Definition of arbiter in English:

arbiter

noun

  • 1A person who settles a dispute or has ultimate authority in a matter.

    ‘the Secretary of State is the final arbiter’
    • ‘By the mid-fourteenth century, the theologians of Paris were generally regarded as the arbiters of doctrinal authority, and they were consulted as such by popes and bishops alike.’
    • ‘The rule stipulates the fourth official (linesman in domestic games) but isn't the referee the final arbiter?’
    • ‘By tradition, the elderly have been regarded as repositories of wisdom and experience who are the unquestioned arbiters of a family dispute.’
    • ‘To this day, parliament and the government are its ultimate arbiters - enduring symbol of the fact that ‘we’ have the final say in how we are ruled.’
    • ‘Technically, the ultimate arbiters of what constitutes covert action are the House and Senate intelligence committees, which exert a de facto veto through their control of the intelligence budget.’
    • ‘The Australian community would be the ultimate arbiter.’
    • ‘Apart from the Electoral Act, courts are the arbiters to deal with matters to do with electoral issues.’
    • ‘The Cabinet would still make decisions, with the full council being the ultimate arbiter.’
    • ‘At the Olympic Games, the Court of Arbitration for Sport is the final arbiter on all disputes arising during the Games.’
    • ‘It is the final arbiter in disputes about the interpretation of the EU Treaties, or secondary legislation based on the Treaties.’
    • ‘Most countries, however, have adopted it as the main arbiter for trade disputes that would stem from the single market.’
    • ‘And she goes on to say, ‘Courts are to be arbiters of disputes, not policymakers.’’
    • ‘The court thus sidestepped the critical issue of whether the Constitution's commerce clause gave the federal government the authority to act as national arbiters of morality.’
    • ‘Modernists are theologically more individualistic than the religiously orthodox in that they see individuals, not a deity, as responsible for their fates and as the ultimate moral arbiters.’
    • ‘It is the ultimate arbiter on the meaning of the treaty and the laws passed under it.’
    • ‘The title of chief was largely a matter of prestige, as authority was exercised by the consensus of those of high status, who would act as arbiters in dispute resolution.’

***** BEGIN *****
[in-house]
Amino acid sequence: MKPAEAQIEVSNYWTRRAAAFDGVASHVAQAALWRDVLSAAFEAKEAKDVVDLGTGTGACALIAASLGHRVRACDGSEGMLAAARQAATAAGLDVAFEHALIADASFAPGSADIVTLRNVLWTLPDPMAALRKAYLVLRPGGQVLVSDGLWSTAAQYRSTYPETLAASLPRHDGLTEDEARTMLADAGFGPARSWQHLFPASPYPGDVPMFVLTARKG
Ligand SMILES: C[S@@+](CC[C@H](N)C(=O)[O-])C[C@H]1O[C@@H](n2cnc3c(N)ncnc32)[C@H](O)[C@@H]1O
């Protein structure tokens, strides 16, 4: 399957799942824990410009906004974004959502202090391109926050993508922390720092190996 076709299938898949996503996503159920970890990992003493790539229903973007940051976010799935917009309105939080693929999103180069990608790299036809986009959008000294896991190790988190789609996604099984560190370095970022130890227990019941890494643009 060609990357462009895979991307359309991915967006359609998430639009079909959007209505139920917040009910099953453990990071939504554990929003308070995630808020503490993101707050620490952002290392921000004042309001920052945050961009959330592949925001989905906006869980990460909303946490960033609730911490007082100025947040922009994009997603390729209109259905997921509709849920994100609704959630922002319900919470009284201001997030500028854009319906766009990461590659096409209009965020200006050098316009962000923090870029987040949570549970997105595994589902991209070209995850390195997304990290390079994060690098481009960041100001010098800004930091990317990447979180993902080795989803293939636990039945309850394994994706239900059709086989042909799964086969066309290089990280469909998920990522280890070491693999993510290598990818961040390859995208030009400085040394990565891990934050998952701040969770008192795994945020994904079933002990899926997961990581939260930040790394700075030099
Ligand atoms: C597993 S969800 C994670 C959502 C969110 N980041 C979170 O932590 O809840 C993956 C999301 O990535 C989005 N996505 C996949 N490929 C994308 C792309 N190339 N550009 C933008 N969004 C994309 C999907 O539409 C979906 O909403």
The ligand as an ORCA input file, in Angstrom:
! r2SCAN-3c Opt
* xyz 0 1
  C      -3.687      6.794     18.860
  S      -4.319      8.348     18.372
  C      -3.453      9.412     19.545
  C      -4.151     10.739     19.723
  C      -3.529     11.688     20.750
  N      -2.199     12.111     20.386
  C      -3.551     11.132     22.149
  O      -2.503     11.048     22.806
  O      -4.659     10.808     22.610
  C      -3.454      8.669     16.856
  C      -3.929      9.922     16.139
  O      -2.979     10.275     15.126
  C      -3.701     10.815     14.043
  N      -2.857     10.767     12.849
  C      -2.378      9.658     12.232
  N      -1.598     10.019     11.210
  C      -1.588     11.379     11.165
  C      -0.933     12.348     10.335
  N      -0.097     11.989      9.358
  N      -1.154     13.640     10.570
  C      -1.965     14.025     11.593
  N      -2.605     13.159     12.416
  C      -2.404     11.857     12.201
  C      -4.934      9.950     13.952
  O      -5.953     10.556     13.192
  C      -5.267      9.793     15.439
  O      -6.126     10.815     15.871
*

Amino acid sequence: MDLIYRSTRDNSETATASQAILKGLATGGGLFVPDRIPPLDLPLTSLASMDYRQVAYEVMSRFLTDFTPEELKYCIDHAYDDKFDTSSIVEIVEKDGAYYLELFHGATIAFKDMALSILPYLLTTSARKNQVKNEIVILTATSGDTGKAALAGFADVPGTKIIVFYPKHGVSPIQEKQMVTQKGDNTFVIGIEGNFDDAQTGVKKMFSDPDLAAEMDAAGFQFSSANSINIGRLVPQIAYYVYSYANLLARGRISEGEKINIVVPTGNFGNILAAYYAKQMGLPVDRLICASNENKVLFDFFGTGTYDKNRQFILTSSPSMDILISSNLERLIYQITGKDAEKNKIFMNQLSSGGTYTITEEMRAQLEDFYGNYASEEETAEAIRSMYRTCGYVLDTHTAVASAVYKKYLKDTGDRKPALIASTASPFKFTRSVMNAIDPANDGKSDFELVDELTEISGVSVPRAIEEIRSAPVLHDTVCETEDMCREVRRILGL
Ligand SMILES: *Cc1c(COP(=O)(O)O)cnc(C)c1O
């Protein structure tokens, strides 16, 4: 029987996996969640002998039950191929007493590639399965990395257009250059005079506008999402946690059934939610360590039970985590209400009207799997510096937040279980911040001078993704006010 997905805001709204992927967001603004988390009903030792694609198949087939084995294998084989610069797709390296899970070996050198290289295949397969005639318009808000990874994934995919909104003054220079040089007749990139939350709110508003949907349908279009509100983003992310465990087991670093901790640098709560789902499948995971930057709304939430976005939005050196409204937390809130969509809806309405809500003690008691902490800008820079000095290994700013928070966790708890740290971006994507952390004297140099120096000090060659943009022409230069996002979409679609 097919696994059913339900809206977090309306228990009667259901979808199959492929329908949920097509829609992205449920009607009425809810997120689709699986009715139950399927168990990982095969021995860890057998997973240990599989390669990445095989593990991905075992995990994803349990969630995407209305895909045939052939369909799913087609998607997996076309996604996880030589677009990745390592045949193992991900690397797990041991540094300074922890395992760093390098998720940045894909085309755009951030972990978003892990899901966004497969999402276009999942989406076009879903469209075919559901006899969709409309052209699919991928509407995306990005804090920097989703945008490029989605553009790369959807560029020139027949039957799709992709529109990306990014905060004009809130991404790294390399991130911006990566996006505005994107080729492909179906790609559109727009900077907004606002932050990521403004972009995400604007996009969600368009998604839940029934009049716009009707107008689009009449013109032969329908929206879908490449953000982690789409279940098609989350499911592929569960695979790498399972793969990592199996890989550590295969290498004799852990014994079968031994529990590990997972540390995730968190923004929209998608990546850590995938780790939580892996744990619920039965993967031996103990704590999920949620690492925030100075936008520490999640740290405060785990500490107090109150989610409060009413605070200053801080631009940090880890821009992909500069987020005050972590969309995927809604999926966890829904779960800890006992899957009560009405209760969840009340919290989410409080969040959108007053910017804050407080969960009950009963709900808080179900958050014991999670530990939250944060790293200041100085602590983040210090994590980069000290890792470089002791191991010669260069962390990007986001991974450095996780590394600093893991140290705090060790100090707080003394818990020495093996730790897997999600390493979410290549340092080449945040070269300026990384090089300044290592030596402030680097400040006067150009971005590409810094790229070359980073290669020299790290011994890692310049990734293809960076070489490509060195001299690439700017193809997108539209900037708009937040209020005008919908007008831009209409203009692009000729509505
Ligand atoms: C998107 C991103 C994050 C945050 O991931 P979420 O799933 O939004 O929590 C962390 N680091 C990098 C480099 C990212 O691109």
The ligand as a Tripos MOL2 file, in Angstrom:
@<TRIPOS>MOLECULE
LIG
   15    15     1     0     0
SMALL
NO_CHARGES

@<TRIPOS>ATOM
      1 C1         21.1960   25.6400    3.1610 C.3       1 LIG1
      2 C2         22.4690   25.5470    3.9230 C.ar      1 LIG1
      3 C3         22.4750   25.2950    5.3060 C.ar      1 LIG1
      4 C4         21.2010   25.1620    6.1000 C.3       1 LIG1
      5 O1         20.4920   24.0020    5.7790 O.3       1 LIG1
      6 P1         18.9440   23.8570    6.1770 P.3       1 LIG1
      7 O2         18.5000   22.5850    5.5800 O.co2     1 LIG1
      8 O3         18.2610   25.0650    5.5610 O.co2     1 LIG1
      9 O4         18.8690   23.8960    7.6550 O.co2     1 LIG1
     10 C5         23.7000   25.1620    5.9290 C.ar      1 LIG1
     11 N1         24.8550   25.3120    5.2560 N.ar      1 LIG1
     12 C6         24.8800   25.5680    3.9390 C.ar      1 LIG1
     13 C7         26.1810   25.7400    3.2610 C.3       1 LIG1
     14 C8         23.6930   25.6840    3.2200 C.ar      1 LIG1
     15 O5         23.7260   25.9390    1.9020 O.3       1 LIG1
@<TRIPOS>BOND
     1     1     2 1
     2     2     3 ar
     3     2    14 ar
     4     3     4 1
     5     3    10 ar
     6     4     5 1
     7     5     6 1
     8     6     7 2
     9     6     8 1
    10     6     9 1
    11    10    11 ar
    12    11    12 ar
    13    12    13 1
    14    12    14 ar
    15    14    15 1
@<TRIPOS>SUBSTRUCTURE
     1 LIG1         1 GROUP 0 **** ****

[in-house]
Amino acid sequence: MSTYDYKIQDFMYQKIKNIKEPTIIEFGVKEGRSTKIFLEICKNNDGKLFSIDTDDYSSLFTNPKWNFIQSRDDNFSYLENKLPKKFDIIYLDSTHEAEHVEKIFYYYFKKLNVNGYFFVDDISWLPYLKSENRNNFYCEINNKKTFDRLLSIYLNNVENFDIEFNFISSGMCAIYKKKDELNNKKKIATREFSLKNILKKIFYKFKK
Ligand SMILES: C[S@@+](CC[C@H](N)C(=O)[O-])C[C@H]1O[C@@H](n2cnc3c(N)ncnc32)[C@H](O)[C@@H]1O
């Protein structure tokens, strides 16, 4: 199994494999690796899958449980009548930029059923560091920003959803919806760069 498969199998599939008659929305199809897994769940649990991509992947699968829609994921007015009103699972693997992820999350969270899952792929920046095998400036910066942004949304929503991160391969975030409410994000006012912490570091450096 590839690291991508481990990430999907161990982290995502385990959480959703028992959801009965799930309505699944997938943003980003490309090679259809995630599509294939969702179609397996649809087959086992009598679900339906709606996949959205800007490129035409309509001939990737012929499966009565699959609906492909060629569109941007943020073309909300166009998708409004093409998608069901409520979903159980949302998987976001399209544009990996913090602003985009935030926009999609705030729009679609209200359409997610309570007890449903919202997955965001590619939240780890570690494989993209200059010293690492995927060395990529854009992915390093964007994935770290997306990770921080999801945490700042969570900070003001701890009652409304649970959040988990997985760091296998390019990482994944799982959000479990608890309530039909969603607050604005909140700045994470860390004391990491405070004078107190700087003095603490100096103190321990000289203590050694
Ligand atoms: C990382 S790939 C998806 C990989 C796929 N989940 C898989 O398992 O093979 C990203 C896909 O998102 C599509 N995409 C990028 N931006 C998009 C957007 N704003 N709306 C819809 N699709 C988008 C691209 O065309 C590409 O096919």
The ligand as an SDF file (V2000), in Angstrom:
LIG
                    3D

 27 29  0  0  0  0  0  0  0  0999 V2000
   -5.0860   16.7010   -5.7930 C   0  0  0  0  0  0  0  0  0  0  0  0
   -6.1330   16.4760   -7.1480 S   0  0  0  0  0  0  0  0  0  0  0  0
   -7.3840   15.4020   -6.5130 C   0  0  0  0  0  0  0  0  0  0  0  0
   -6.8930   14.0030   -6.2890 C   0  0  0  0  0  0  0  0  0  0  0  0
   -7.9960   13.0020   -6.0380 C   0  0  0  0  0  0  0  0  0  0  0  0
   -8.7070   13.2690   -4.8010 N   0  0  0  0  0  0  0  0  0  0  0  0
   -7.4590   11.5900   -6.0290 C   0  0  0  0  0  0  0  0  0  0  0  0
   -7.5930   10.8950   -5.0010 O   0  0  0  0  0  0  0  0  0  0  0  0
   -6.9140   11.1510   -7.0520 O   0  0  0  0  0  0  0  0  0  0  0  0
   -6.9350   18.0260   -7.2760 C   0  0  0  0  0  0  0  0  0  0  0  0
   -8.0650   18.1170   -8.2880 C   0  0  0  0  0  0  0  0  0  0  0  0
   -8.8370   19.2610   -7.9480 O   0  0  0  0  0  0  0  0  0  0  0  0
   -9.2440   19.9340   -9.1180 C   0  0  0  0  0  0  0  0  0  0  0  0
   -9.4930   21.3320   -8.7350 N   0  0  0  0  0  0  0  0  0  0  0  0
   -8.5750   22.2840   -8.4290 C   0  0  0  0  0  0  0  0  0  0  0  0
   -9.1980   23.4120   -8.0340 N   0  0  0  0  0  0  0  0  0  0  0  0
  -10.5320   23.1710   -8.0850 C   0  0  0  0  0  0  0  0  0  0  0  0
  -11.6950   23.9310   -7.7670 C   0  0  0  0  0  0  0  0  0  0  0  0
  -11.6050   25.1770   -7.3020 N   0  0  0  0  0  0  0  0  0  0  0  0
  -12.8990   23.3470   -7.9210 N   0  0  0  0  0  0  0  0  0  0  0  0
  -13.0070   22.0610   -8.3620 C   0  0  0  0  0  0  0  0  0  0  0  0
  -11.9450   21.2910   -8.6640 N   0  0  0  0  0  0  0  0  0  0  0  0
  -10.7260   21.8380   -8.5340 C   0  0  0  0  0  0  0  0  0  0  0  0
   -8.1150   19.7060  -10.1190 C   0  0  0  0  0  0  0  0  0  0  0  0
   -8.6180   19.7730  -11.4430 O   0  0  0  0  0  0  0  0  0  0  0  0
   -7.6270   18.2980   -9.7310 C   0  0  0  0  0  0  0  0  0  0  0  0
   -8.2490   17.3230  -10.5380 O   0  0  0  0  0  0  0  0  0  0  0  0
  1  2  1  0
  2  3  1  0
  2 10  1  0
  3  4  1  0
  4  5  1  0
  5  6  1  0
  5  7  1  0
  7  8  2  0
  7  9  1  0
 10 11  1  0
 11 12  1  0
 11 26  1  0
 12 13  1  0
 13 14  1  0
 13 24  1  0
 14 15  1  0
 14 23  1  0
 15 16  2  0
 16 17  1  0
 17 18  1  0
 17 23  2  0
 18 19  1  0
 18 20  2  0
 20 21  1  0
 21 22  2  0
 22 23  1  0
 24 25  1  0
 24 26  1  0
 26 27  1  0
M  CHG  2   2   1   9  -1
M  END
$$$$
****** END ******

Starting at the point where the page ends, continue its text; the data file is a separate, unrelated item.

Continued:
• ‘Good judges are not partisans, but fair arbiters of disputes.’
    • ‘The courts are the ultimate arbiters of evidence, and this case is now back in the hands of the courts.’
    • ‘But in all of this, we should focus on who should be the real arbiters in these matters, and for me, it's the public; if they choose to have their news delivered by that journalist, then that is the end of the matter.’
    • ‘The government cannot be an arbiter in any religious matter.’
    judge, authority, determiner, controller, director, governor, master, expert, pundit, critic
    View synonyms
    1. 1.1A person whose views or actions have influence in a particular sphere.
      ‘an arbiter of taste’
      • ‘His background gives no indication that he might one day become an arbiter of cool.’
      • ‘Mind you, I'm not so sure that she should be regarded as much of an arbiter of taste.’
      • ‘Unfortunately, too, they direct the question at an imaginary West that serves as stage, audience, and arbiter of taste, all in one.’
      • ‘In this manner, the Panopticon reinforces its role as arbiter of public taste.’
      • ‘His reputation as an arbiter of taste suffered after an ill-considered attack on the quality of the Elgin Marbles in 1816.’
      • ‘Philostratus ranks as something of an arbiter of sophistic tastes and values; he is also an index of sophistic shortcomings.’
      • ‘On the subject of language, a poet is the ultimate arbiter, the judge, the jury and the courtroom cat.’
      • ‘This was sent to David Garrick, an influential arbiter of polite literary taste in London.’
      • ‘Fans consider her the final arbiter on matters ranging from choosing table settings to winning ways with leftovers.’
      • ‘Examine any classic photograph of the original arbiter of style in golf, Ben Hogan, and notice the cuffs on his slacks.’
      • ‘Thus rather strangely, the potential arbiter of morality is always the individual, but only when seen in his entire complexity.’
      • ‘Not that I'm setting myself up as an arbiter of good taste or reasonableness.’
      • ‘Beau Brummell, the prince's friend, was the arbiter of elegance.’
      • ‘His early investment in Wired Magazine, the leading arbiter of the digital revolution at that time, gave him a front row seat to the third culture revolution.’
      • ‘Hundreds of websites and petitions have been set up across the US supporting this arbiter of public taste.’
      • ‘Still, McKinley pointed out that family is not necessarily the sole arbiter of racial identity.’

Origin

Late Middle English: from Latin, judge, supreme ruler.

Pronunciation:

arbiter

/ˈɑːbɪtə/